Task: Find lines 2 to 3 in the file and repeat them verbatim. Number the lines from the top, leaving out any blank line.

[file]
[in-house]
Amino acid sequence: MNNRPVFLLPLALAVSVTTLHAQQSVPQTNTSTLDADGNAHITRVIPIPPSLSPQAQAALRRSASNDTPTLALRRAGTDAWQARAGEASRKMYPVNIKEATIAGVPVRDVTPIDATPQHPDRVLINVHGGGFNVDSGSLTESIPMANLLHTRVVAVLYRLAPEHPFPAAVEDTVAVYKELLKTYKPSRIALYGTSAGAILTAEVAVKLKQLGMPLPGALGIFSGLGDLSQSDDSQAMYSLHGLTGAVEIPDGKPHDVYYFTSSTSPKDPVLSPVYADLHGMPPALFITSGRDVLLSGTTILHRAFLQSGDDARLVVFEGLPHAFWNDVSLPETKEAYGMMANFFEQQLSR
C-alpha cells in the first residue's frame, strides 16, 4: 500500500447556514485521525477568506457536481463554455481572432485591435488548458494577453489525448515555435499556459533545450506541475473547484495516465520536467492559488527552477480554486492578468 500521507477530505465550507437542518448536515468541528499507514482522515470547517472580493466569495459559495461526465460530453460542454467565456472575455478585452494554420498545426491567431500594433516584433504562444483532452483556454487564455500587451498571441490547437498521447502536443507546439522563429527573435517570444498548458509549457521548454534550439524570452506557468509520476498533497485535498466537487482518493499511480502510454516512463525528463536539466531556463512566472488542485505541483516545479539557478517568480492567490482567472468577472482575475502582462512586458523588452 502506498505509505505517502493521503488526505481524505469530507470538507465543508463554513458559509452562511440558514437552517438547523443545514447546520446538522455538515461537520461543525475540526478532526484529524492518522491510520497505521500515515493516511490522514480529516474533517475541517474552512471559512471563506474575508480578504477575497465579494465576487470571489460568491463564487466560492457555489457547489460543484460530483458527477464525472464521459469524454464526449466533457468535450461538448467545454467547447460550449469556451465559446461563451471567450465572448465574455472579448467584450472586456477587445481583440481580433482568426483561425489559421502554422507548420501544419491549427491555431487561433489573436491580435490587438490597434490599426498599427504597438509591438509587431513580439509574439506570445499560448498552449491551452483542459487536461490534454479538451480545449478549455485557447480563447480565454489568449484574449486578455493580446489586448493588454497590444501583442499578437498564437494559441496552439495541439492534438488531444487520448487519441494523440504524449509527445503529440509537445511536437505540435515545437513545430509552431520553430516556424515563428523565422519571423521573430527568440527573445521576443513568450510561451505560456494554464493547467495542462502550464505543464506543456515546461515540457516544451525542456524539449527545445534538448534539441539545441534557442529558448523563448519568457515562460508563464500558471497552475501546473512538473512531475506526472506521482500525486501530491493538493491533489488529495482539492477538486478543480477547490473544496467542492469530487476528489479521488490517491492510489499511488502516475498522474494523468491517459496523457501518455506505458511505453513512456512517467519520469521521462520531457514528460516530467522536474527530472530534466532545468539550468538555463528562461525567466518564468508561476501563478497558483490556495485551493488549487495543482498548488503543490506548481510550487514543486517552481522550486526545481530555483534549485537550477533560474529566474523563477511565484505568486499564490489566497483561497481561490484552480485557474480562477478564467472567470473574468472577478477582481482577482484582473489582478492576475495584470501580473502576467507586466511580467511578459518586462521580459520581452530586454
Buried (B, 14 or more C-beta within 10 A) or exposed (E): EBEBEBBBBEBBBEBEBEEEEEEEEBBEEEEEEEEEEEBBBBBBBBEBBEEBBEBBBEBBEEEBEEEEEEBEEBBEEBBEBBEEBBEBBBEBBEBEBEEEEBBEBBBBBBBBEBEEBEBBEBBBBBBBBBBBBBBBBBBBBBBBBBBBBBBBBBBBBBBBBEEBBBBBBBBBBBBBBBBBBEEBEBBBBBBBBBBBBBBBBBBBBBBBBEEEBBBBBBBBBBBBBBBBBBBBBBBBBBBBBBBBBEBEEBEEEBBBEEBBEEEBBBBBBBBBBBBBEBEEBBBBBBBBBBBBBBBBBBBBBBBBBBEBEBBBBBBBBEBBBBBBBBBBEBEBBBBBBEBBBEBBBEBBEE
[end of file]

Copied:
Amino acid sequence: MNNRPVFLLPLALAVSVTTLHAQQSVPQTNTSTLDADGNAHITRVIPIPPSLSPQAQAALRRSASNDTPTLALRRAGTDAWQARAGEASRKMYPVNIKEATIAGVPVRDVTPIDATPQHPDRVLINVHGGGFNVDSGSLTESIPMANLLHTRVVAVLYRLAPEHPFPAAVEDTVAVYKELLKTYKPSRIALYGTSAGAILTAEVAVKLKQLGMPLPGALGIFSGLGDLSQSDDSQAMYSLHGLTGAVEIPDGKPHDVYYFTSSTSPKDPVLSPVYADLHGMPPALFITSGRDVLLSGTTILHRAFLQSGDDARLVVFEGLPHAFWNDVSLPETKEAYGMMANFFEQQLSR
C-alpha cells in the first residue's frame, strides 16, 4: 500500500447556514485521525477568506457536481463554455481572432485591435488548458494577453489525448515555435499556459533545450506541475473547484495516465520536467492559488527552477480554486492578468 500521507477530505465550507437542518448536515468541528499507514482522515470547517472580493466569495459559495461526465460530453460542454467565456472575455478585452494554420498545426491567431500594433516584433504562444483532452483556454487564455500587451498571441490547437498521447502536443507546439522563429527573435517570444498548458509549457521548454534550439524570452506557468509520476498533497485535498466537487482518493499511480502510454516512463525528463536539466531556463512566472488542485505541483516545479539557478517568480492567490482567472468577472482575475502582462512586458523588452 502506498505509505505517502493521503488526505481524505469530507470538507465543508463554513458559509452562511440558514437552517438547523443545514447546520446538522455538515461537520461543525475540526478532526484529524492518522491510520497505521500515515493516511490522514480529516474533517475541517474552512471559512471563506474575508480578504477575497465579494465576487470571489460568491463564487466560492457555489457547489460543484460530483458527477464525472464521459469524454464526449466533457468535450461538448467545454467547447460550449469556451465559446461563451471567450465572448465574455472579448467584450472586456477587445481583440481580433482568426483561425489559421502554422507548420501544419491549427491555431487561433489573436491580435490587438490597434490599426498599427504597438509591438509587431513580439509574439506570445499560448498552449491551452483542459487536461490534454479538451480545449478549455485557447480563447480565454489568449484574449486578455493580446489586448493588454497590444501583442499578437498564437494559441496552439495541439492534438488531444487520448487519441494523440504524449509527445503529440509537445511536437505540435515545437513545430509552431520553430516556424515563428523565422519571423521573430527568440527573445521576443513568450510561451505560456494554464493547467495542462502550464505543464506543456515546461515540457516544451525542456524539449527545445534538448534539441539545441534557442529558448523563448519568457515562460508563464500558471497552475501546473512538473512531475506526472506521482500525486501530491493538493491533489488529495482539492477538486478543480477547490473544496467542492469530487476528489479521488490517491492510489499511488502516475498522474494523468491517459496523457501518455506505458511505453513512456512517467519520469521521462520531457514528460516530467522536474527530472530534466532545468539550468538555463528562461525567466518564468508561476501563478497558483490556495485551493488549487495543482498548488503543490506548481510550487514543486517552481522550486526545481530555483534549485537550477533560474529566474523563477511565484505568486499564490489566497483561497481561490484552480485557474480562477478564467472567470473574468472577478477582481482577482484582473489582478492576475495584470501580473502576467507586466511580467511578459518586462521580459520581452530586454